Ryan hoped this job would involve none of that. He placed the menu back in the holder on the side of the hostess podium, satisfied that no one else in the room was interested in the lady—or at least unusually interested. With her looks, every straight guy in the place had already noticed her. But it was a restaurant bar, and most of the guys were either with dates or their families. Their loss.

Ryan sat down next to her, got the bartender’s attention and, like the woman beside him, ordered an archaic drink. A CC7. It would be his last drink until they got to Chicago. He didn’t drink on duty. Everything he hunted was stronger and faster than he was, and he couldn’t afford the slightest handicap. He shouldn’t be having this one, but Bill had warned him that the lady was a handful. Ryan wasn’t a patient man, so he figured he might need it.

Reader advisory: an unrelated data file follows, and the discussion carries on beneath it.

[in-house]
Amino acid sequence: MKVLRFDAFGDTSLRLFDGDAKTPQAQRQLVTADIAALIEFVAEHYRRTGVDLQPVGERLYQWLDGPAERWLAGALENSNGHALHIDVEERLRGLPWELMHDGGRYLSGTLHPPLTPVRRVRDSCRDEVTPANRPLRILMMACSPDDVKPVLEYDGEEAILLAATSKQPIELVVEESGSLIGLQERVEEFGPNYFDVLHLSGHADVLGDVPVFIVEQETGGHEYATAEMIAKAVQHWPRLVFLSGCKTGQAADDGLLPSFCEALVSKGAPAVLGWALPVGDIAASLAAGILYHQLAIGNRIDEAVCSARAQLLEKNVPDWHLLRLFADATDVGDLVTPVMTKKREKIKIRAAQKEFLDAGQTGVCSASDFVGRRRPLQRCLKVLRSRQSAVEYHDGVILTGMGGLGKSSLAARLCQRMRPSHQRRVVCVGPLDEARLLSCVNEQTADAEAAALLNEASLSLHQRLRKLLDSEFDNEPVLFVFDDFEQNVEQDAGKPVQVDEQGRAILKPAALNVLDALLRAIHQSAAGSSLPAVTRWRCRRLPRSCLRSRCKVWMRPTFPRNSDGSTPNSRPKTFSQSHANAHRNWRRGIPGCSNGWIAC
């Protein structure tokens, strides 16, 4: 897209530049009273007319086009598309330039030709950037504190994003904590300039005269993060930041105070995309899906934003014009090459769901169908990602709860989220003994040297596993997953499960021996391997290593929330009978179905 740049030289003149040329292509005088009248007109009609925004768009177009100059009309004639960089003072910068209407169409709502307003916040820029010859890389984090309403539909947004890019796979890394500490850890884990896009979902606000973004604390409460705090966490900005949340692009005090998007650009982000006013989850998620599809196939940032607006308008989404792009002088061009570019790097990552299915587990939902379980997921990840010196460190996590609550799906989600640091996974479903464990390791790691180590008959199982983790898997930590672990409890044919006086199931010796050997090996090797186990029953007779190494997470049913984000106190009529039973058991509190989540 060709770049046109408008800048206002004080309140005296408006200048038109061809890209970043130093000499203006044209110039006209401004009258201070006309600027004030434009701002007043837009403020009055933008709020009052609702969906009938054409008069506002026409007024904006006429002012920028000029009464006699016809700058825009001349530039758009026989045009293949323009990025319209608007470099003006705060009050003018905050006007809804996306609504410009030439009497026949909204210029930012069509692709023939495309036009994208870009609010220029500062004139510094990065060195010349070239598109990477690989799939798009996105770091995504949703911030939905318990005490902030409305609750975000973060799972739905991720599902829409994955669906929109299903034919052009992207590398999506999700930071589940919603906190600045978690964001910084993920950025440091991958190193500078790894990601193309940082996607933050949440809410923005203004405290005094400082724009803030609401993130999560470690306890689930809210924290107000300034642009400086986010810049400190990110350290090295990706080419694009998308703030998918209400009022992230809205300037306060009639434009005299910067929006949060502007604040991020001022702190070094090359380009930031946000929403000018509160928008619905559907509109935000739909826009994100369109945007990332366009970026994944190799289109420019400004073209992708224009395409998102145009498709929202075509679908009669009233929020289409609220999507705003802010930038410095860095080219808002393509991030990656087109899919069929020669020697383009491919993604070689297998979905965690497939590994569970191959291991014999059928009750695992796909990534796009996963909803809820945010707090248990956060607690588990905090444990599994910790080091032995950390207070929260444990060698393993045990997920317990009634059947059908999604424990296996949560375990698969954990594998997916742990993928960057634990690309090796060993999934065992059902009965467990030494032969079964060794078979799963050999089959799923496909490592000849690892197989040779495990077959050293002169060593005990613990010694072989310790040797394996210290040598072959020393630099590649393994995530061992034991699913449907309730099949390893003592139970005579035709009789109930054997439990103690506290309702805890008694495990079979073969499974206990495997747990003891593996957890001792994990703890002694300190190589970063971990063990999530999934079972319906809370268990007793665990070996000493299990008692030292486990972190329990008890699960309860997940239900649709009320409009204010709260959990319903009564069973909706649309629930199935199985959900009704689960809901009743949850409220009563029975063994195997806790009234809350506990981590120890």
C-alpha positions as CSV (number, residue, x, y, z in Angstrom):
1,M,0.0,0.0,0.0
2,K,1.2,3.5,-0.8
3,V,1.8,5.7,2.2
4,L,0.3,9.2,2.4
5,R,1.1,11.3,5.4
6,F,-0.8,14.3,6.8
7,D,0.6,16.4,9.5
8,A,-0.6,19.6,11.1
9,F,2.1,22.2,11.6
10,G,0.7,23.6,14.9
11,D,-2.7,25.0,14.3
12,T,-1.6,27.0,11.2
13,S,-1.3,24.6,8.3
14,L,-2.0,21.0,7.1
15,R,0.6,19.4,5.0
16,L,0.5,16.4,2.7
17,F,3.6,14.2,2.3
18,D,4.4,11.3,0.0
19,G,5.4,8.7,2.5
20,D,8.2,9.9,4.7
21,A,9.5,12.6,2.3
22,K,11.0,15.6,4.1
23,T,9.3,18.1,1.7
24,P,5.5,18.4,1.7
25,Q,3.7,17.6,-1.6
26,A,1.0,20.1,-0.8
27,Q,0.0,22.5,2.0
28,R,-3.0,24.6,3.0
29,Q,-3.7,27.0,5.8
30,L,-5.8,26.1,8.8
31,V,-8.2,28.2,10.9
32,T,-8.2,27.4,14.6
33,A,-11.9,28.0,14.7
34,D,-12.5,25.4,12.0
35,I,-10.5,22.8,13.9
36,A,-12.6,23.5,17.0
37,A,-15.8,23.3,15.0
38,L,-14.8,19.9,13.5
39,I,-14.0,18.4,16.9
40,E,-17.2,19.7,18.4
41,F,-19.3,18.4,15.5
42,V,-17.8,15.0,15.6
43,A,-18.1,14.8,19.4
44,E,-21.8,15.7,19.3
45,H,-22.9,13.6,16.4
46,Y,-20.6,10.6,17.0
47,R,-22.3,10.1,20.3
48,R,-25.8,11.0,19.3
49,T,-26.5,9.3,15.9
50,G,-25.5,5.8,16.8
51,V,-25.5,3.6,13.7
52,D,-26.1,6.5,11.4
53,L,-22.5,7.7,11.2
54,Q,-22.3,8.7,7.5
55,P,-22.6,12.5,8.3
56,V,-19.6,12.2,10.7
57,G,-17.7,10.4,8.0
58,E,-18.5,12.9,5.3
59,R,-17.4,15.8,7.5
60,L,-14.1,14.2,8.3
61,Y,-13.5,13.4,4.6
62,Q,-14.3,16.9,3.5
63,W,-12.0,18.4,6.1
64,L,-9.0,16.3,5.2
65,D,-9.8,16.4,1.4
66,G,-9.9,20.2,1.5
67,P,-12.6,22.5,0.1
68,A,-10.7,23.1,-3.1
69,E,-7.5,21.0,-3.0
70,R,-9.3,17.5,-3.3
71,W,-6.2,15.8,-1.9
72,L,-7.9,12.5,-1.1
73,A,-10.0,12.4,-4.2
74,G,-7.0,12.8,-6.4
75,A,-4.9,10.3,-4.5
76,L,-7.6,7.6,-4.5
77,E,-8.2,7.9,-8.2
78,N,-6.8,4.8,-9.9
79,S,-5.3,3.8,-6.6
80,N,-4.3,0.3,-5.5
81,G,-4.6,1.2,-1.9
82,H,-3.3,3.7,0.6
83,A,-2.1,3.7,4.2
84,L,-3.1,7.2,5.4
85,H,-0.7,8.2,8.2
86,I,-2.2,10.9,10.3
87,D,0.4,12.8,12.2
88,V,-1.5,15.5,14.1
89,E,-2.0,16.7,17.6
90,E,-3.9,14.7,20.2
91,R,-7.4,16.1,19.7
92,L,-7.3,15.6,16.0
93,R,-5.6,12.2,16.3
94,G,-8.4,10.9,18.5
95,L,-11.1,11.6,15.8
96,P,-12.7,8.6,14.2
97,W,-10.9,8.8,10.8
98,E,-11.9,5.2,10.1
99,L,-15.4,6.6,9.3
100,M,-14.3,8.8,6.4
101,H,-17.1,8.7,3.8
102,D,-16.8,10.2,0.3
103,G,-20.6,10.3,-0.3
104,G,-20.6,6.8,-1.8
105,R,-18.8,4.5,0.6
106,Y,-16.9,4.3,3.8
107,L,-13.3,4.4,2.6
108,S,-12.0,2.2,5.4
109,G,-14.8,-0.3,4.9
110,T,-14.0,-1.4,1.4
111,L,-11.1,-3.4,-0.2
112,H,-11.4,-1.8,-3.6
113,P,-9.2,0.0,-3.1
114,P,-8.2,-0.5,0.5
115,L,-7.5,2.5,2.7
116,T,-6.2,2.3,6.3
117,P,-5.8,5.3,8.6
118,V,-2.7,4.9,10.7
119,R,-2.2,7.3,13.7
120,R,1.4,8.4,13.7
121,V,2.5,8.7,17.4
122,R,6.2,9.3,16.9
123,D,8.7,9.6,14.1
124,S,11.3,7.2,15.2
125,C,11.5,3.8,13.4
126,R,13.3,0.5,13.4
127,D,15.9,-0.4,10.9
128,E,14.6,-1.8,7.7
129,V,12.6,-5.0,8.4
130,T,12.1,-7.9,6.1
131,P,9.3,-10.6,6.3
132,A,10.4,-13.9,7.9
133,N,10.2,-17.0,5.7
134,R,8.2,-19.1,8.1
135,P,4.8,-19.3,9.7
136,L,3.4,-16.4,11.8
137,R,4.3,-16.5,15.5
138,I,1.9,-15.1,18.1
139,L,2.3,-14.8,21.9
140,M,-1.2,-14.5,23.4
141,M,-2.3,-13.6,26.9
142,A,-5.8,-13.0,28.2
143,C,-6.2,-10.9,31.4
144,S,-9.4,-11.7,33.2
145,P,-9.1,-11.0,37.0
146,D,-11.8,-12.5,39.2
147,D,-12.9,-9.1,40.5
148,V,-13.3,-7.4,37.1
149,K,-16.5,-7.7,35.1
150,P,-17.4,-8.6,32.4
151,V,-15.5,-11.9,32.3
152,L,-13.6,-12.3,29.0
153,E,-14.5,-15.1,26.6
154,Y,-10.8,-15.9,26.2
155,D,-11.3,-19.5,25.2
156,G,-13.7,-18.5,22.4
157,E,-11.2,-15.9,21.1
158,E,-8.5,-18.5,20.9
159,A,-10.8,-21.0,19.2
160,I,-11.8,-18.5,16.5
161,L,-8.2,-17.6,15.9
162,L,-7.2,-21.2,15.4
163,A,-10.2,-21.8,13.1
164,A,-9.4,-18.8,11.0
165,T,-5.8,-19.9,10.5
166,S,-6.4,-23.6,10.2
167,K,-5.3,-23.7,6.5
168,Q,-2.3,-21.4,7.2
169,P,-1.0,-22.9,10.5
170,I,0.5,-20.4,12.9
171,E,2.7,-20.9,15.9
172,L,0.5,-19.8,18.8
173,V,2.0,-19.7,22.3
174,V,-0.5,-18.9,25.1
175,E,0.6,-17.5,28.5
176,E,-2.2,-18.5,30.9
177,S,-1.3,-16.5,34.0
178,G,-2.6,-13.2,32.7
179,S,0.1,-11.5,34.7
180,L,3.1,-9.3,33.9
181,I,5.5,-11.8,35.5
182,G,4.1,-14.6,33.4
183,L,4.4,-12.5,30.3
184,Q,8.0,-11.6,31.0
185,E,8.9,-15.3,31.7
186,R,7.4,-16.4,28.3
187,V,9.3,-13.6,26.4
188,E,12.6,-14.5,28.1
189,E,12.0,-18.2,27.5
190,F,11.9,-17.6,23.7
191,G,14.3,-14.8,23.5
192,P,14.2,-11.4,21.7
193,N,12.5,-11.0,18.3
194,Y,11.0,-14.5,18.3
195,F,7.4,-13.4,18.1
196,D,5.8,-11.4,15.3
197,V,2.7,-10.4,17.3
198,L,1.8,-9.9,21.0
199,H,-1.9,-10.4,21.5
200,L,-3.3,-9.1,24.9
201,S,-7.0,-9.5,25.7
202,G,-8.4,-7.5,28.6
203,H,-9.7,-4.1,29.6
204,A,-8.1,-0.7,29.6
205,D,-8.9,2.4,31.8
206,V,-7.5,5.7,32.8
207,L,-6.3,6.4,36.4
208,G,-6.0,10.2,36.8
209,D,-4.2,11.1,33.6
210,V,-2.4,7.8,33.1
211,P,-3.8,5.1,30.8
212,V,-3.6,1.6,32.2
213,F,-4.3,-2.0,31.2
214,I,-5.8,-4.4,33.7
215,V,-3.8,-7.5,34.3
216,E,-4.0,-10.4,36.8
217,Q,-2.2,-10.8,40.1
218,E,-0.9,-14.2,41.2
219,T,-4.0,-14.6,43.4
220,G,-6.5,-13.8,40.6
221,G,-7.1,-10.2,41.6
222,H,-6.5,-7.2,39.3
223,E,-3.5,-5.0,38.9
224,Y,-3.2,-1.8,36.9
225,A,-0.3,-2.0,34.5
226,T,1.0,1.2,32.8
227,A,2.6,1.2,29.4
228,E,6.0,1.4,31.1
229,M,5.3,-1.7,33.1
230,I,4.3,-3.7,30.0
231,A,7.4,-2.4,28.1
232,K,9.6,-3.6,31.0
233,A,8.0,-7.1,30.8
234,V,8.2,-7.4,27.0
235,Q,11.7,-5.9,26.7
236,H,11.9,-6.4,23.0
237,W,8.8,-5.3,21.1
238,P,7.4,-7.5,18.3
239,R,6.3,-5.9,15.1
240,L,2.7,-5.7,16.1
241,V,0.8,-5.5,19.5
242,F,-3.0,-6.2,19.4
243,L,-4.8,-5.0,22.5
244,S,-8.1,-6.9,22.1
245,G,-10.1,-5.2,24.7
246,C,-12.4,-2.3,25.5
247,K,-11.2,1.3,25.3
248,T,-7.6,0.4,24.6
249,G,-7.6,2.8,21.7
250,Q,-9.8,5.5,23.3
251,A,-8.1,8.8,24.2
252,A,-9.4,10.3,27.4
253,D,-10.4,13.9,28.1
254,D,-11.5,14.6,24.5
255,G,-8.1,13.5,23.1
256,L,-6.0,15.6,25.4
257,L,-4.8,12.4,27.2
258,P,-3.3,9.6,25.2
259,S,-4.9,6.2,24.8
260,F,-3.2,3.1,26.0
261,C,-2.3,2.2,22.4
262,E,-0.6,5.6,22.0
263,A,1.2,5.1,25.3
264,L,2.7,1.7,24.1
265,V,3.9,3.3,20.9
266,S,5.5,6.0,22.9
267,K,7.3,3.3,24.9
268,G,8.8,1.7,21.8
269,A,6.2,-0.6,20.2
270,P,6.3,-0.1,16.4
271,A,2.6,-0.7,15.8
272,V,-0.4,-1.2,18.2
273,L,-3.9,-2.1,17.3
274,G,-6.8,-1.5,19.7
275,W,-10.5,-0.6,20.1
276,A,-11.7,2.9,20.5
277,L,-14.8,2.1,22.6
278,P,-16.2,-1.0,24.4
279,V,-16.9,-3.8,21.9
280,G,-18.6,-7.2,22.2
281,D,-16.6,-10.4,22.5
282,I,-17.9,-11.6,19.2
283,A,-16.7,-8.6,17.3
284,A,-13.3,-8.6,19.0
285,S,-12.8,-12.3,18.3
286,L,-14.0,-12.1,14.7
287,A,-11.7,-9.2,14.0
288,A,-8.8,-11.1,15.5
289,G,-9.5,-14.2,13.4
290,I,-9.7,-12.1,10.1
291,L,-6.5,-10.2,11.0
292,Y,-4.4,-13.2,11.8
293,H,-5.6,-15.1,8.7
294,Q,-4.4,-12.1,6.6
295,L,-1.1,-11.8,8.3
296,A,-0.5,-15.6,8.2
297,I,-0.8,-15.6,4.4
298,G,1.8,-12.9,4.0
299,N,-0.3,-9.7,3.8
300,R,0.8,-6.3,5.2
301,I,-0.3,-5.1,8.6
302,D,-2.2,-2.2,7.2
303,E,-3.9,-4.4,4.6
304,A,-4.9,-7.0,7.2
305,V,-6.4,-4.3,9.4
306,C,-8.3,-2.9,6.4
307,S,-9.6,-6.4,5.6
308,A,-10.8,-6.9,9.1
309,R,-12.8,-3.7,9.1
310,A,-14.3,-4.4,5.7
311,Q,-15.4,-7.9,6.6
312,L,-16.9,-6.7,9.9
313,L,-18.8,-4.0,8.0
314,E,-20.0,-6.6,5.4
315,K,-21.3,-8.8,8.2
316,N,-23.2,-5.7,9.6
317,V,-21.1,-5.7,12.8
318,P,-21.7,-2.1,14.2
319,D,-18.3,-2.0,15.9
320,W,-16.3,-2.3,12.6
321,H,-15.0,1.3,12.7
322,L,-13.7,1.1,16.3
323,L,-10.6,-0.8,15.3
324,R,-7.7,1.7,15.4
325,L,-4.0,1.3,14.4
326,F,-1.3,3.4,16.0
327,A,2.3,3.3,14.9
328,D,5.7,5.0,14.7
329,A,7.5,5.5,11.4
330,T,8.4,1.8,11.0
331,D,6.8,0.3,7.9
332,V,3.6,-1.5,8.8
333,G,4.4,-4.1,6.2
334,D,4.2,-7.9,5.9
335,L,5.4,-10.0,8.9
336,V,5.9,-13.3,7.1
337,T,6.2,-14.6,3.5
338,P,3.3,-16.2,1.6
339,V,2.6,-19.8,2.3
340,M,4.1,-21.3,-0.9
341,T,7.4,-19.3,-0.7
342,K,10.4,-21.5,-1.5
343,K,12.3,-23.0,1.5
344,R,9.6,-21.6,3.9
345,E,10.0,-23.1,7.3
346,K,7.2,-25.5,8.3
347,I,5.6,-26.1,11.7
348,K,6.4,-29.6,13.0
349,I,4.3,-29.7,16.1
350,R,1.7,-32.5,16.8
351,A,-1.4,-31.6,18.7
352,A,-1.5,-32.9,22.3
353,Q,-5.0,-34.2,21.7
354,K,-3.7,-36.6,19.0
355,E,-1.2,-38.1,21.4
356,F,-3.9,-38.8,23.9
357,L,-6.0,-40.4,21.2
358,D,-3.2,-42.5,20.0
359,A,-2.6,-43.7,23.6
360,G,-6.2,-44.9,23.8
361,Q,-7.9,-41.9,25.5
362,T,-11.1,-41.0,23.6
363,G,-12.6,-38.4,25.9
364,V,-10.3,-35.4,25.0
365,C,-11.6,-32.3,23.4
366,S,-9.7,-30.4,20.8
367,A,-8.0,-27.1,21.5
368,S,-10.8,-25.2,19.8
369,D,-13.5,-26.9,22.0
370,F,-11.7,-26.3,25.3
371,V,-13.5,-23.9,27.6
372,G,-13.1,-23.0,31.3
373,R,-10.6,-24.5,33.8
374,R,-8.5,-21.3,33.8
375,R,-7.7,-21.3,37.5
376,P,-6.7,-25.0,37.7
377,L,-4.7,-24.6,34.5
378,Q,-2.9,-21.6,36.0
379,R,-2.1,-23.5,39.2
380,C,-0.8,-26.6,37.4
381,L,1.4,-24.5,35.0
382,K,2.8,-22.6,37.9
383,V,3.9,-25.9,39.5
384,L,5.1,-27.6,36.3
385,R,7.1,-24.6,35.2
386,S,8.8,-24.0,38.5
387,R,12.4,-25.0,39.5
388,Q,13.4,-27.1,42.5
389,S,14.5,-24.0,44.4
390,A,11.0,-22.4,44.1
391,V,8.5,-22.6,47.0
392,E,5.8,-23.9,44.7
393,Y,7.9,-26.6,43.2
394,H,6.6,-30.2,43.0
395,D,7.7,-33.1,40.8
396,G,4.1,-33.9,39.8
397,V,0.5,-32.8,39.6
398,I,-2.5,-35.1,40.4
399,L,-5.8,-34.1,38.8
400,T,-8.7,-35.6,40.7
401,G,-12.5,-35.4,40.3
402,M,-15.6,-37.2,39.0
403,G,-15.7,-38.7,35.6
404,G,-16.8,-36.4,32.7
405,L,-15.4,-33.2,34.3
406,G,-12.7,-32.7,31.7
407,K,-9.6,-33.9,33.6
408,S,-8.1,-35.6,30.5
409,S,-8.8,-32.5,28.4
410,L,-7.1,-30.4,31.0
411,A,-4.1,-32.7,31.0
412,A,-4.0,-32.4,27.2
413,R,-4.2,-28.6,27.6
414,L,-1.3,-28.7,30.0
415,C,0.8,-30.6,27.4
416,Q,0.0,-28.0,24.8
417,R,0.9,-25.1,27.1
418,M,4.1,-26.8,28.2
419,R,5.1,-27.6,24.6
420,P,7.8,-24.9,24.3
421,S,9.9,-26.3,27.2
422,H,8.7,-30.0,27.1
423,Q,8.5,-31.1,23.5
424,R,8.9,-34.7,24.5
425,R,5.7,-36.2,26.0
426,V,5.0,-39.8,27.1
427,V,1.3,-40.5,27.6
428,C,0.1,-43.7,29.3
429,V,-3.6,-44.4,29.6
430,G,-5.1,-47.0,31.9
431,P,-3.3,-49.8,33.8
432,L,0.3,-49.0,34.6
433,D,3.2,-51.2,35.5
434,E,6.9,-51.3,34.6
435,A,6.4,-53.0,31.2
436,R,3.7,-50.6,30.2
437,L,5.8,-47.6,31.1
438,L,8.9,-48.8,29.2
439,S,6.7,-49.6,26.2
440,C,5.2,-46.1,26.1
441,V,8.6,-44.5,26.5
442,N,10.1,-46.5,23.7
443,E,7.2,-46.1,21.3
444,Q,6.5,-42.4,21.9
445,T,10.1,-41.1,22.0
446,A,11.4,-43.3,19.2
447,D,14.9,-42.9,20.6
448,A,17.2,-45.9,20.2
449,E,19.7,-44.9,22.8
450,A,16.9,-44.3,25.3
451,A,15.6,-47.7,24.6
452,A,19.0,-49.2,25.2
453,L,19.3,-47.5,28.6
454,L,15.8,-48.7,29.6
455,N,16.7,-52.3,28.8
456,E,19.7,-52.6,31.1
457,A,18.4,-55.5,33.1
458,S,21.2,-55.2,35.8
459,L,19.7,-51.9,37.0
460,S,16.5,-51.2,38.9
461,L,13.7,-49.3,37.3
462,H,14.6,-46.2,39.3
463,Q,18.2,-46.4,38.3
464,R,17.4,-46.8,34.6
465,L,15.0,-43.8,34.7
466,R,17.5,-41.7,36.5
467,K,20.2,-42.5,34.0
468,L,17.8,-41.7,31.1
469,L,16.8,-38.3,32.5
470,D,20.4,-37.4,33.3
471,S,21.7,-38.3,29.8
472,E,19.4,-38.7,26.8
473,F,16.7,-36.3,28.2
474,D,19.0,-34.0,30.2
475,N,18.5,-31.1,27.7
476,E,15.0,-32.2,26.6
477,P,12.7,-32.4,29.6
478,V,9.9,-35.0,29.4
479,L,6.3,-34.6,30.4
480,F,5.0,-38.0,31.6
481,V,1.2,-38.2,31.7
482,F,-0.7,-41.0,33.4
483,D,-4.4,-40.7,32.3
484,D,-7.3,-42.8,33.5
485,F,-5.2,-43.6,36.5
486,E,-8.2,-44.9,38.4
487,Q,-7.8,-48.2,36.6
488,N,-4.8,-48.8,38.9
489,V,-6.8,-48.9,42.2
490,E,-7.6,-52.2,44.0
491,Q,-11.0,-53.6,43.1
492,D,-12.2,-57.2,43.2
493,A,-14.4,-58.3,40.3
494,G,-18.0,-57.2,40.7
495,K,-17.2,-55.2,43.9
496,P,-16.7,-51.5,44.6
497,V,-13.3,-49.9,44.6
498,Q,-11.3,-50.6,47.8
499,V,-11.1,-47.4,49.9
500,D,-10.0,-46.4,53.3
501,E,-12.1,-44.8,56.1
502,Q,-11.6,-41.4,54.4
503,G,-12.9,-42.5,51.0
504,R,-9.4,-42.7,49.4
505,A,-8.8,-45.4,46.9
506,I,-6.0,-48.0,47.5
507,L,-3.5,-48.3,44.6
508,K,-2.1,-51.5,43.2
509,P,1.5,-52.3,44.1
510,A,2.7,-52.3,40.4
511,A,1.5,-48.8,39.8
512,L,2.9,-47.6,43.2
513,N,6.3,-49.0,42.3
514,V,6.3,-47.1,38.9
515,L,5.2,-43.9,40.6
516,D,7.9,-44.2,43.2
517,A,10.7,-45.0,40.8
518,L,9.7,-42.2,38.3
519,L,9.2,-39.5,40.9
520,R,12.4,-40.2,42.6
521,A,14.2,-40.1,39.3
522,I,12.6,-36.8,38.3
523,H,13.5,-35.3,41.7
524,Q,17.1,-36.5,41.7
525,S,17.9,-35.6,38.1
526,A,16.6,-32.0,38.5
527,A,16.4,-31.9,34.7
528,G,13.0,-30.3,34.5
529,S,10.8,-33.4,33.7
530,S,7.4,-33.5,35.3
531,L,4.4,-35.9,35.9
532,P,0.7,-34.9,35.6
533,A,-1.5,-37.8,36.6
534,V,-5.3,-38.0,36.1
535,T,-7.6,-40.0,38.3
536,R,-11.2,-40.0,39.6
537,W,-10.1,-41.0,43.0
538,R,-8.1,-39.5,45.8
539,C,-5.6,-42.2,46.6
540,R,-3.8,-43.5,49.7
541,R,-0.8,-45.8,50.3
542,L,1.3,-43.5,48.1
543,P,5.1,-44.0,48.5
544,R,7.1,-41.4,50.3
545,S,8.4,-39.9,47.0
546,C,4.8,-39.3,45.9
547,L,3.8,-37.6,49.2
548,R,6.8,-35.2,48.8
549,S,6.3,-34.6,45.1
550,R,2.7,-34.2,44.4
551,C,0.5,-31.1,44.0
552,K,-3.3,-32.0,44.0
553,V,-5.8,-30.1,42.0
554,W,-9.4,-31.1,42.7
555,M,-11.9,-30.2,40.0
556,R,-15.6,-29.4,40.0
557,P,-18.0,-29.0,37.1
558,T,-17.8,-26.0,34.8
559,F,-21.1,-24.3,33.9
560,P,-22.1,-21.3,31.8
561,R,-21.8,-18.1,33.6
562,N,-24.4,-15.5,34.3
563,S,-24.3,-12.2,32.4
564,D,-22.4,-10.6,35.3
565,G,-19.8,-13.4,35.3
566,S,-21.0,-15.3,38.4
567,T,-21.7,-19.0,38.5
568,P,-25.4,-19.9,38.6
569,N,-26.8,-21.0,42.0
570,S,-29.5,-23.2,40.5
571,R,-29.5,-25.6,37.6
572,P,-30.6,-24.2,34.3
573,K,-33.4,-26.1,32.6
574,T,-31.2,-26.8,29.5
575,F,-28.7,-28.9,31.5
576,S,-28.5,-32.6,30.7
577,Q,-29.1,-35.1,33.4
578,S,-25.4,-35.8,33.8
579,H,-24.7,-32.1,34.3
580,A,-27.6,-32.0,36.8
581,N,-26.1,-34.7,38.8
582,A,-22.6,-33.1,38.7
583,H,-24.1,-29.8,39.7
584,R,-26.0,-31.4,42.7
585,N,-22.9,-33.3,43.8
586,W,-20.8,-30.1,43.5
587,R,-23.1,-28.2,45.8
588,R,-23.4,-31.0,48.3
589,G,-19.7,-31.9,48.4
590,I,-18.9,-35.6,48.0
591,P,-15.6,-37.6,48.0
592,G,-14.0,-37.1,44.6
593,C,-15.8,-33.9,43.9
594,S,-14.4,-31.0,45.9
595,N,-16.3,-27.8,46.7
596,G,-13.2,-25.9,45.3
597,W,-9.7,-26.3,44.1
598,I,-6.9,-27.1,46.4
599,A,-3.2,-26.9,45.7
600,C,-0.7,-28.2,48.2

The bartender doubled his tip by not only knowing what it was that he ordered, but having the Canadian Club on hand. They didn’t have 7-Up of course, so Ryan had to settle for one of the poor substitutes, but he didn’t ding the man for the restaurant’s questionable stocking decisions.

Ryan took a sip of his drink as the lady turned to him with an expression of practiced patience. She assumed he was about to drop a line on her and was clearly ready to give him the preemptive brush off. She had done it so often that it was automatic.

Ryan set his drink down and faced her. Damn, she was even more beautiful up close. Something in his chest jumped, but he quickly beat it into submission and headed the woman off before she could tell him to take a hike.